or Connect
ChefTalk.com › ChefTalk Cooking Forums › Professional Food Service › Professional Pastry Chefs › Making cakes to withstand hot weather
New Posts  All Forums:Forum Nav:

Making cakes to withstand hot weather

post #1 of 9
Thread Starter 
I live in Hungary and it is very hot just now – around the mid to high 30’sC.
I have been asked to make an engagement cake covered with roll-out icing and decorated with sugar flowers.
I am new to making cakes in these high temperatures as I come from England where even in the summer it is seldom very hot and most of the cakes I made there were traditional English fruit cakes or Victoria type sponges (containing fat) filled with butter cream.
I will make a moist, fatless sponge which I use quite often now so I know it works well but I am at a loss as to what I should fill the layers with.
There is no double (heavy) cream available here just whipping cream which reverts to liquid whenever you try to add anything to it unless gelatine is added.
I know many of you who make cakes live in areas where the temperatures are high in the summer so I am sure you must have a lot of experienced on how to deal with the problem.
Because I will be using roll-out icing and sugar flowers, putting the cake in a chiller is not really an option as the sugar spoils. Perhaps artificial cream is an option and if so can you give me a recipe – I am sure someone can give me some ideas.
Many thanks,
post #2 of 9
Why will your rolled icing not refridgerate? The flowers are to be pulled or blown? Is the cake to be displayed outside at the reception?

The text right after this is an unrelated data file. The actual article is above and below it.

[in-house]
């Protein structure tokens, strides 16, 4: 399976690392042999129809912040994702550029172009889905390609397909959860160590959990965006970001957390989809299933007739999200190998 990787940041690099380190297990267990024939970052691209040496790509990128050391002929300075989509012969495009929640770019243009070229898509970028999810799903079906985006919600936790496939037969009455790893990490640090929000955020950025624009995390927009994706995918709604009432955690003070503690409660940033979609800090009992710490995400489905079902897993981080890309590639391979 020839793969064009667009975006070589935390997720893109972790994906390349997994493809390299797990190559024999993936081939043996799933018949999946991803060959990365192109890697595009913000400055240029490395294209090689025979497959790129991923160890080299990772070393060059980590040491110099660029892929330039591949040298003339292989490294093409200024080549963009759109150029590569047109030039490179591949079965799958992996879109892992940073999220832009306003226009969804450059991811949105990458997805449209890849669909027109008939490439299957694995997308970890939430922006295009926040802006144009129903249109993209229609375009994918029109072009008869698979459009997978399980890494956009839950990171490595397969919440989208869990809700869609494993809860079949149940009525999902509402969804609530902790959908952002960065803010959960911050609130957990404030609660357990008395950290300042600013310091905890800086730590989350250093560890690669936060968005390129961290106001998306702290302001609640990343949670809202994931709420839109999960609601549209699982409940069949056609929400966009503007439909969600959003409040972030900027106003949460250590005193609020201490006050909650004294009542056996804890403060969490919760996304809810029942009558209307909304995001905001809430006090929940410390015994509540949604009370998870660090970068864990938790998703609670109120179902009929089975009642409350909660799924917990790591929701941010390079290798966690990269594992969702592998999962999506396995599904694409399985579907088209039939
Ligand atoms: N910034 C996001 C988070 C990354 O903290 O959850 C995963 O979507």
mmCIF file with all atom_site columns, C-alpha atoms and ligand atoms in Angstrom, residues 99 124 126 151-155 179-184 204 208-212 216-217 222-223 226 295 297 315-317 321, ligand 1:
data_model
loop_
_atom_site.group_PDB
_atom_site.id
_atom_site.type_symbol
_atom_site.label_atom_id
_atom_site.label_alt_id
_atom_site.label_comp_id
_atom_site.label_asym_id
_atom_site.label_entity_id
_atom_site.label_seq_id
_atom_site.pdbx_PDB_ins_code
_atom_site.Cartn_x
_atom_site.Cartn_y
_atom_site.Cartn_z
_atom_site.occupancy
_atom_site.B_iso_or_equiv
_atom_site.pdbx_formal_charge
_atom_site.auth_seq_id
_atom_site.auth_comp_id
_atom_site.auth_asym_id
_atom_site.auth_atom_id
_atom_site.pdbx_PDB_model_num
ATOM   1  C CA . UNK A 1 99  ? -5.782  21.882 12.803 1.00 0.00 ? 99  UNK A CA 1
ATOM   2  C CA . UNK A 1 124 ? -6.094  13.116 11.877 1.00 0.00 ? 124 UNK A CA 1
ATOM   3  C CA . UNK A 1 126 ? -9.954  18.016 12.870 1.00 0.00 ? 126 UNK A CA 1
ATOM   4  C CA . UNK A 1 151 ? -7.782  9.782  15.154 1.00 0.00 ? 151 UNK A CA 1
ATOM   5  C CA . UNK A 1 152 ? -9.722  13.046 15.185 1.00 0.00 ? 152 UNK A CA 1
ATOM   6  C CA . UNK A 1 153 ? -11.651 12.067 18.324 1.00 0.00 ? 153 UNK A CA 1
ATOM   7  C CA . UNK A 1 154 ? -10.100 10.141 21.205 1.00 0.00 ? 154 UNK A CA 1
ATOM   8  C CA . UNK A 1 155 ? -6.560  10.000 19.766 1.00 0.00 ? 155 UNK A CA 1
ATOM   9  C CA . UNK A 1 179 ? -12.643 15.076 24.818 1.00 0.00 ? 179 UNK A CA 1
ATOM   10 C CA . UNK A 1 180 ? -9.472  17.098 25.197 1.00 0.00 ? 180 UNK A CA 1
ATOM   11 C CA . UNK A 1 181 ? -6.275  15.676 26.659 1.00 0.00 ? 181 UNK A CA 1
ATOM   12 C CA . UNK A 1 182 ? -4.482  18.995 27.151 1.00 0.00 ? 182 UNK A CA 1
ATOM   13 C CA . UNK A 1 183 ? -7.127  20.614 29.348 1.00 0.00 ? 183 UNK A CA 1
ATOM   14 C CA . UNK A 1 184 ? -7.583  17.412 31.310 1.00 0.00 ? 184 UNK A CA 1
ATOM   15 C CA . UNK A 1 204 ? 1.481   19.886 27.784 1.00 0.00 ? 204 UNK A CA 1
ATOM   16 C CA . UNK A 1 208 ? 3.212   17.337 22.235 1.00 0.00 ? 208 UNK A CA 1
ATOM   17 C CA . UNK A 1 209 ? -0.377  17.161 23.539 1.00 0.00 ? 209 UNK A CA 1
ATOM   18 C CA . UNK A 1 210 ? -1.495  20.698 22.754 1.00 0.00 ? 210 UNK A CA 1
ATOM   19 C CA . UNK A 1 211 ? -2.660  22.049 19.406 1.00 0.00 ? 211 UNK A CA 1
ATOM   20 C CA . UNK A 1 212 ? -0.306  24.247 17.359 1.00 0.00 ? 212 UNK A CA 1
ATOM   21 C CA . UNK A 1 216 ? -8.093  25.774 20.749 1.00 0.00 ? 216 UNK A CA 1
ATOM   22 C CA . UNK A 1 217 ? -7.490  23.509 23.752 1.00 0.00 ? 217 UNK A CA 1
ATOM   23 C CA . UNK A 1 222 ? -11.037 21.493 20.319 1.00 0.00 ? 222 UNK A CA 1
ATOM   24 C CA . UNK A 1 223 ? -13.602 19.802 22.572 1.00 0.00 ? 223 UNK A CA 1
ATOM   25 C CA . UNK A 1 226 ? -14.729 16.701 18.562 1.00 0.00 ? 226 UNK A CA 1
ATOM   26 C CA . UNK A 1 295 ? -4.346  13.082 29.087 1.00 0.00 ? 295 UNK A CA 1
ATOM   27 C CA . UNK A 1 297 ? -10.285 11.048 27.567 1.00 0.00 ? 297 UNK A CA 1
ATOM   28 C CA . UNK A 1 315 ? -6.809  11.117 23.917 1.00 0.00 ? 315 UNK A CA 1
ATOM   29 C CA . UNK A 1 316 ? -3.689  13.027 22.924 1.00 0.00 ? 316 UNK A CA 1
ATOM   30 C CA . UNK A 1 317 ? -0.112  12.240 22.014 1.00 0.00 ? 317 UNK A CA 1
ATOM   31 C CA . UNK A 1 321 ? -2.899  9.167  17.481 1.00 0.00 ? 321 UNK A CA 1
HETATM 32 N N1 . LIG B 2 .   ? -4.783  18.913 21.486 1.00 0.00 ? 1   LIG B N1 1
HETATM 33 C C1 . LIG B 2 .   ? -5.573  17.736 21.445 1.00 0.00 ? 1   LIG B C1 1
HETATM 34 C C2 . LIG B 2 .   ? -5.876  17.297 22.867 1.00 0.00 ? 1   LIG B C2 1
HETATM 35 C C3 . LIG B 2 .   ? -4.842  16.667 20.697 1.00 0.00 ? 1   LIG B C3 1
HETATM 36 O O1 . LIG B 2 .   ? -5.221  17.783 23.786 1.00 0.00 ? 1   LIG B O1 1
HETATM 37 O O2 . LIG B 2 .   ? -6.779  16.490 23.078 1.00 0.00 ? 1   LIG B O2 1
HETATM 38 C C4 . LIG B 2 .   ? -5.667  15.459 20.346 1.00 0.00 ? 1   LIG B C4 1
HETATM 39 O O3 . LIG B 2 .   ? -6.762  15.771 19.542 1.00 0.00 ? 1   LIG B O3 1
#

Here in the Southern US avg. 100
We do use fresh purees in between layers sometimes. We slice the layers as thin as we can get. Spread purees like Rasp and maybe mango or passion fruit. It's a good look, kind of like a petite for... crumb in a buttercream and cover in fondant.
pm if you like
post #3 of 9
Thread Starter 
Dear Panini,
Thank you for your reply.
I use an uncooked, fondant icing to roll - the ingredients of which are liquid glucose, egg white, icing (confectioners) sugar and glycerine. It makes an icing which gives a very smooth finish on the cake and can be worked well to make frills, drapes, etc. but if put into the refrigerator it tends to sweat and sometimes ruins the decoration. When the cake is taken out of the refrigerator it dries and if it has been tinted with colour it leaves ugly marks on the cake.
The flowers I make are made from pastillage which is made from icing (confectioners) sugar, gelatine, liquid glucose, white vegetable fat, egg white & gum tragacanth. It is easy to work and dries to porcelain like hardness which is also affected by refrigeration.
Do you put something in the cake box to prevent condensation?

The buttercream I use is made from 4oz butter, 4 oz icing sugar, 2 tablespoons milk whipped until white and fluffy and flavouring then added.